On May 27, 1840, Italian violinist and composer Niccolo Paganini passed away. He was the most celebrated violin virtuoso of his time, and left his mark as one of the pillars of modern violin technique.
Niccolò Paganini was born in Genoa, then capital of the Republic of Genoa, the third of the six children of Antonio and Teresa (née Bocciardo) Paganini. Already Paganini’s father made his living from music. He used to play the mandolin and also taught his son Niccolò how to master the instrument. At the age of seven, the young boy moved to the violin and immediately turned out to be successful. He earned himself several scholarships and was taken to Parma by his father in order to being taught by the famous Alessandro Rolla, who sent him to his own teacher, Ferdinando Paer. At the age of 18, Paganini already worked as first violin of the Republic of Lucca and along with his incredible skills came his reputation as a womanizer and gambler.
After playing at court for a while, Paganini toured through Genoa and Parma. His fame in the area was enormous, in contrast to the rest of Europe, where he was unfortunately only little known. However, things changed after a concert in Milan around 1813. Paganini became well known by further leading musicians and during his tour starting in Vienna in 1828, he became famous far beyond Italy’s borders. The musical genius played in Germany, Poland, Britain and France.
In the following period however, Paganini faced serious problems concerning his health. He was reputed to have been affected by Marfan syndrome and additionally, the stress coming from the many concerts and his lifestyle took their toll. Even though he was officially cured quite fast, he had to cancel many concerts due to various health problems and it is also assumed that he suffered from a severe depression at some time. In 1827, Pope Leo XII honoured Paganini with the Order of the Golden Spur. His technical ability and his willingness to display it received much critical acclaim. In addition to his own compositions, theme and variations being the most popular, Paganini also performed modified versions of works (primarily concertos) written by his early contemporaries, such as Rodolphe Kreutzer and Giovanni Battista Viotti. Around 1834, he retired from his career as a concert musician. He now devoted most of his lifetime to composing and publishing further works as well as teaching.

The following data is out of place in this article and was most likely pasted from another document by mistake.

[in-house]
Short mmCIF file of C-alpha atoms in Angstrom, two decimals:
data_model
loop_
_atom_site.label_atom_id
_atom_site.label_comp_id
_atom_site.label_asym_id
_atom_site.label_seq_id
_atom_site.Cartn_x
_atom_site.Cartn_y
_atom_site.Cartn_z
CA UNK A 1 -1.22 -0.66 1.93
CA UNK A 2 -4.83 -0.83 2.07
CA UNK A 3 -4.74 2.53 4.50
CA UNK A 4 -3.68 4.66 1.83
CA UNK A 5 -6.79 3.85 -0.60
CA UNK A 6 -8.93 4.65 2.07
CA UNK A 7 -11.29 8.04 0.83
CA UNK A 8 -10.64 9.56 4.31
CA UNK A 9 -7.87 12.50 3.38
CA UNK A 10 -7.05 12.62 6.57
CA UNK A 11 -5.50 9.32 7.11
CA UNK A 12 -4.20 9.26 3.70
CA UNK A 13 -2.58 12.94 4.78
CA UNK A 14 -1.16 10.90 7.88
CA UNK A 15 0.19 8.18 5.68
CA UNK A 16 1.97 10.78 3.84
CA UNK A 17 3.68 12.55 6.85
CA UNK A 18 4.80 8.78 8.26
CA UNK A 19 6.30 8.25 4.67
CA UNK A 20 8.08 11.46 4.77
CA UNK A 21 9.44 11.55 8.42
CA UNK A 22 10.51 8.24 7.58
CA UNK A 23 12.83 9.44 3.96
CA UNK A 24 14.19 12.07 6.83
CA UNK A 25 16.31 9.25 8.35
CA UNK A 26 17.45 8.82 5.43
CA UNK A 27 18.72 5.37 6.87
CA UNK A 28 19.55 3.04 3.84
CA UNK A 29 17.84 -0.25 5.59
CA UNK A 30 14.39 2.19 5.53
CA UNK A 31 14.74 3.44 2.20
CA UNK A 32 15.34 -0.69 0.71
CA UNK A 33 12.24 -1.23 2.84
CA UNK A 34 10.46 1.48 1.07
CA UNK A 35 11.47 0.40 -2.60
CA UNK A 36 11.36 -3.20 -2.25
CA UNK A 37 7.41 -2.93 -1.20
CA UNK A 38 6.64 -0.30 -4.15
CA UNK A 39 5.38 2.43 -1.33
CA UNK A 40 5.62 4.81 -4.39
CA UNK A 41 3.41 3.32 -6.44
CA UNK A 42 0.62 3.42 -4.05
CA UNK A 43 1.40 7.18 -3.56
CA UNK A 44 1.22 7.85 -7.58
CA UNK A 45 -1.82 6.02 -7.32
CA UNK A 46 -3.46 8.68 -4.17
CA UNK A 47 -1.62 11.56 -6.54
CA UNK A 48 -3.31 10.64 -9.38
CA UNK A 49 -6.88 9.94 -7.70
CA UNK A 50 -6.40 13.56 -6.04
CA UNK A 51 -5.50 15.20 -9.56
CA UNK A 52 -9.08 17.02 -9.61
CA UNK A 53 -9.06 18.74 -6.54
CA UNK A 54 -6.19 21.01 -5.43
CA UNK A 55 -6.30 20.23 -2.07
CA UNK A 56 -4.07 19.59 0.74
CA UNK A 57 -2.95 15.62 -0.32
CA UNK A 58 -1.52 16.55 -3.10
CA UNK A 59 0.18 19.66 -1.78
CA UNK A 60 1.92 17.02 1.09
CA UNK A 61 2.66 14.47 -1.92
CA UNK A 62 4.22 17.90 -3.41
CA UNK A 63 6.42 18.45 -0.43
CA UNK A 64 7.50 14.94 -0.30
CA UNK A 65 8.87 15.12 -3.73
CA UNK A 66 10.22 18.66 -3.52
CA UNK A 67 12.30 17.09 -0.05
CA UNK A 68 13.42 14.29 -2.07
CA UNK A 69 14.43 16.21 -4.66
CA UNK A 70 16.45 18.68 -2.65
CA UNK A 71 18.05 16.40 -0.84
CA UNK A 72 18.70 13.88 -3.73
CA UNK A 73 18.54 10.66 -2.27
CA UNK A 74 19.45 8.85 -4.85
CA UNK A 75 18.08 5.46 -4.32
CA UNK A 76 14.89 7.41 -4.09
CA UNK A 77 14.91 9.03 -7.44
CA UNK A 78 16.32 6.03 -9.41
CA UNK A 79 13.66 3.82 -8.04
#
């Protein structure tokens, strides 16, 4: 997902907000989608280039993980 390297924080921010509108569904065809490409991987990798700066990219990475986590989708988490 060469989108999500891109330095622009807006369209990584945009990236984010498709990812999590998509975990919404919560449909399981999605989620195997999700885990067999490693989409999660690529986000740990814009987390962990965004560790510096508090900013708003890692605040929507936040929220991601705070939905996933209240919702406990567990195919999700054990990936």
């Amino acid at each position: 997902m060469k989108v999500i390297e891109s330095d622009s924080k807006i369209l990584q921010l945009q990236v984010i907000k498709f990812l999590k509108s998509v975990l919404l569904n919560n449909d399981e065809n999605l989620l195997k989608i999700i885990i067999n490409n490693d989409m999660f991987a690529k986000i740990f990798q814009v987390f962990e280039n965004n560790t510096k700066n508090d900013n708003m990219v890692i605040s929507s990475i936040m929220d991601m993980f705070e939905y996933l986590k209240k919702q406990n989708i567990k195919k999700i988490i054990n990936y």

In 1836, Paganini returned to Paris to set up a casino. Its immediate failure left him in financial ruin, and he auctioned off his personal effects, including his musical instruments, to recoup his losses. At Christmas of 1838, he left Paris for Marseilles and, after a brief stay, travelled to Nice where his condition worsened. In May 1840, the Bishop of Nice sent Paganini a local parish priest to perform the last rites.
Niccoló Paganini passed away on May 27, 1840 and he was buried in Parma several years later. His major works were presumably created between 1805 and 1809 and they are known for being technically imaginative. The solo piece Duetto Amoroso became known as one of his most brilliant, depicting the sighs and groans of lovers on the violin. It is assumed that Paganini influenced many musicians, such as Franz Liszt, Robert Schumann, Andrew Lloyd Webber, and George Rochberg. In 2013, a movie titled “The Devil’s Violinist” was released starring David Garrett as Niccoló Paganini.
At yovisto academic video search, you may be interested in a concert of Niccolò Paganini’s Caprice No. 24 In A Minor, played by James Ehnes.
References and Further Reading: